Tunnel dryers are often used for pet foods, breakfast cereals, fruits, and vegetables and for baked goods. They usually have zoned temperature and air flow controls and should be designed for ease of cleaning.
Spray dryers are used to convert liquids to powders by injecting droplets into hot air at the top of a large tower. Air flow can be concurrent or countercurrent, and some spray dryers discharge into a separate fluidized bed for finish drying. Dry particles are collected in cyclones and bag filters. Small particles dry faster but can be lost in collection and can plug filters. Particles that are too large may drift to the tower walls and stick there, lowering yield and requiring premature cleaning.
Vacuum dryers increase drying rate by lowering pressure, which improves mass transfer. However, lower pressure also means lower temperatures, which may hurt drying rate while preserving delicate properties of some foods. Freeze-drying is one version of vacuum drying in which water is first frozen to ice and then sublimed, that is, converted directly to vapor from the solid phase. The benefit is that freeze-dried foods do not shrink during drying, as they would if the water is liquid, and the low temperature preserves flavor and other delicate features, such as pharmaceutical potency.
Foam mat drying takes advantage of the thin layers of liquid in a foam to gently dry fruit juices and dairy products. A foaming agent may need to be added, though many foods foam naturally. Vacuum foam drying deposits a foam layer on a belt in a chamber. It uses a lock system to collect dried powder and enable it to be removed while drying continues. I helped operate such a dryer for whole milk in my first professional summer job.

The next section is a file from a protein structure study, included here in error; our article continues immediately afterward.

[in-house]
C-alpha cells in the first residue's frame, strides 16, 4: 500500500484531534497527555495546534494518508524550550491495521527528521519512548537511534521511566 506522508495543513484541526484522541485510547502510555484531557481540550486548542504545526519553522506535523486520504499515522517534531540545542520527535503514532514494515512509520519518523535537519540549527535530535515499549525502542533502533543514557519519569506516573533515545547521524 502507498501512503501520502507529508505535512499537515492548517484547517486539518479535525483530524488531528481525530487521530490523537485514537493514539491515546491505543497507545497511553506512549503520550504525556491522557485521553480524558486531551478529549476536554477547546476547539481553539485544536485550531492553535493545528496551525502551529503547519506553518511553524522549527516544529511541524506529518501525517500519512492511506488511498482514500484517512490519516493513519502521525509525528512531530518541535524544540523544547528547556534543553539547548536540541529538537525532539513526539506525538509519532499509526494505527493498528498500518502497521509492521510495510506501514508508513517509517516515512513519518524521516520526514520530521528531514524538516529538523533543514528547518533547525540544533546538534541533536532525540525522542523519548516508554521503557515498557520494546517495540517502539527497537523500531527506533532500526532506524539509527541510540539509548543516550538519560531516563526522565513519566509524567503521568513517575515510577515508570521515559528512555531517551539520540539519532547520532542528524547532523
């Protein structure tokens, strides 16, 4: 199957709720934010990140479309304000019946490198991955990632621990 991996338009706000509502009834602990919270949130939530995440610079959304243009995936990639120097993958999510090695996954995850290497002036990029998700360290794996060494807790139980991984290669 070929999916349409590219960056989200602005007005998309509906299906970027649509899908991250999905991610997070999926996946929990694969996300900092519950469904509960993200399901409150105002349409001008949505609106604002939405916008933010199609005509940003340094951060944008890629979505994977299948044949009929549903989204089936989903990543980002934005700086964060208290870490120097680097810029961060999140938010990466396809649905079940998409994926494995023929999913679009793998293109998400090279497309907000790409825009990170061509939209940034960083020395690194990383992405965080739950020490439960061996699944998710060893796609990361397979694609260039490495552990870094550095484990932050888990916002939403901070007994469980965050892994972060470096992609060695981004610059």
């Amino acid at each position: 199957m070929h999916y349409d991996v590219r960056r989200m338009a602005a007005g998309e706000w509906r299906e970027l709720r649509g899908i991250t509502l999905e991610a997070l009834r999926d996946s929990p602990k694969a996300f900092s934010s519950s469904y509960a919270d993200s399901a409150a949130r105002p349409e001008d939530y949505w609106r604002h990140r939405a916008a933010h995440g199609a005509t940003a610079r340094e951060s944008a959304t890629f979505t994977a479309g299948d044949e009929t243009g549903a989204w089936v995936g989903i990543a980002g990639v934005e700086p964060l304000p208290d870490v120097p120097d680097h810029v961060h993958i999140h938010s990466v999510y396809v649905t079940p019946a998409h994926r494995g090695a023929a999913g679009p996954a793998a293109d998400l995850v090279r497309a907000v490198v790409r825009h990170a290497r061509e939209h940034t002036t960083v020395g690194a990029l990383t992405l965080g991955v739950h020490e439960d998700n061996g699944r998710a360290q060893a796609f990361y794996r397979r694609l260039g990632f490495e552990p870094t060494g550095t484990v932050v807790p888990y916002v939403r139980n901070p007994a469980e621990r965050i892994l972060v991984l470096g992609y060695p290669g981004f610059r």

Drum dryers spread a liquid or slurry on the outside of one or two steam-heated cylinders and then scrape off a dried film after one rotation. Potato flakes are made on such a dryer. The cylinders need to be replated periodically as the metal coating wears from the scraping.
A rotary dryer transports particulate foods through a cylinder with hot air flowing concurrently or counter-currently. With concurrent flow, dried particles can be carried out with the exiting air. Rotary dryers are rugged and are often used for agricultural materials, such as alfalfa for animal feed.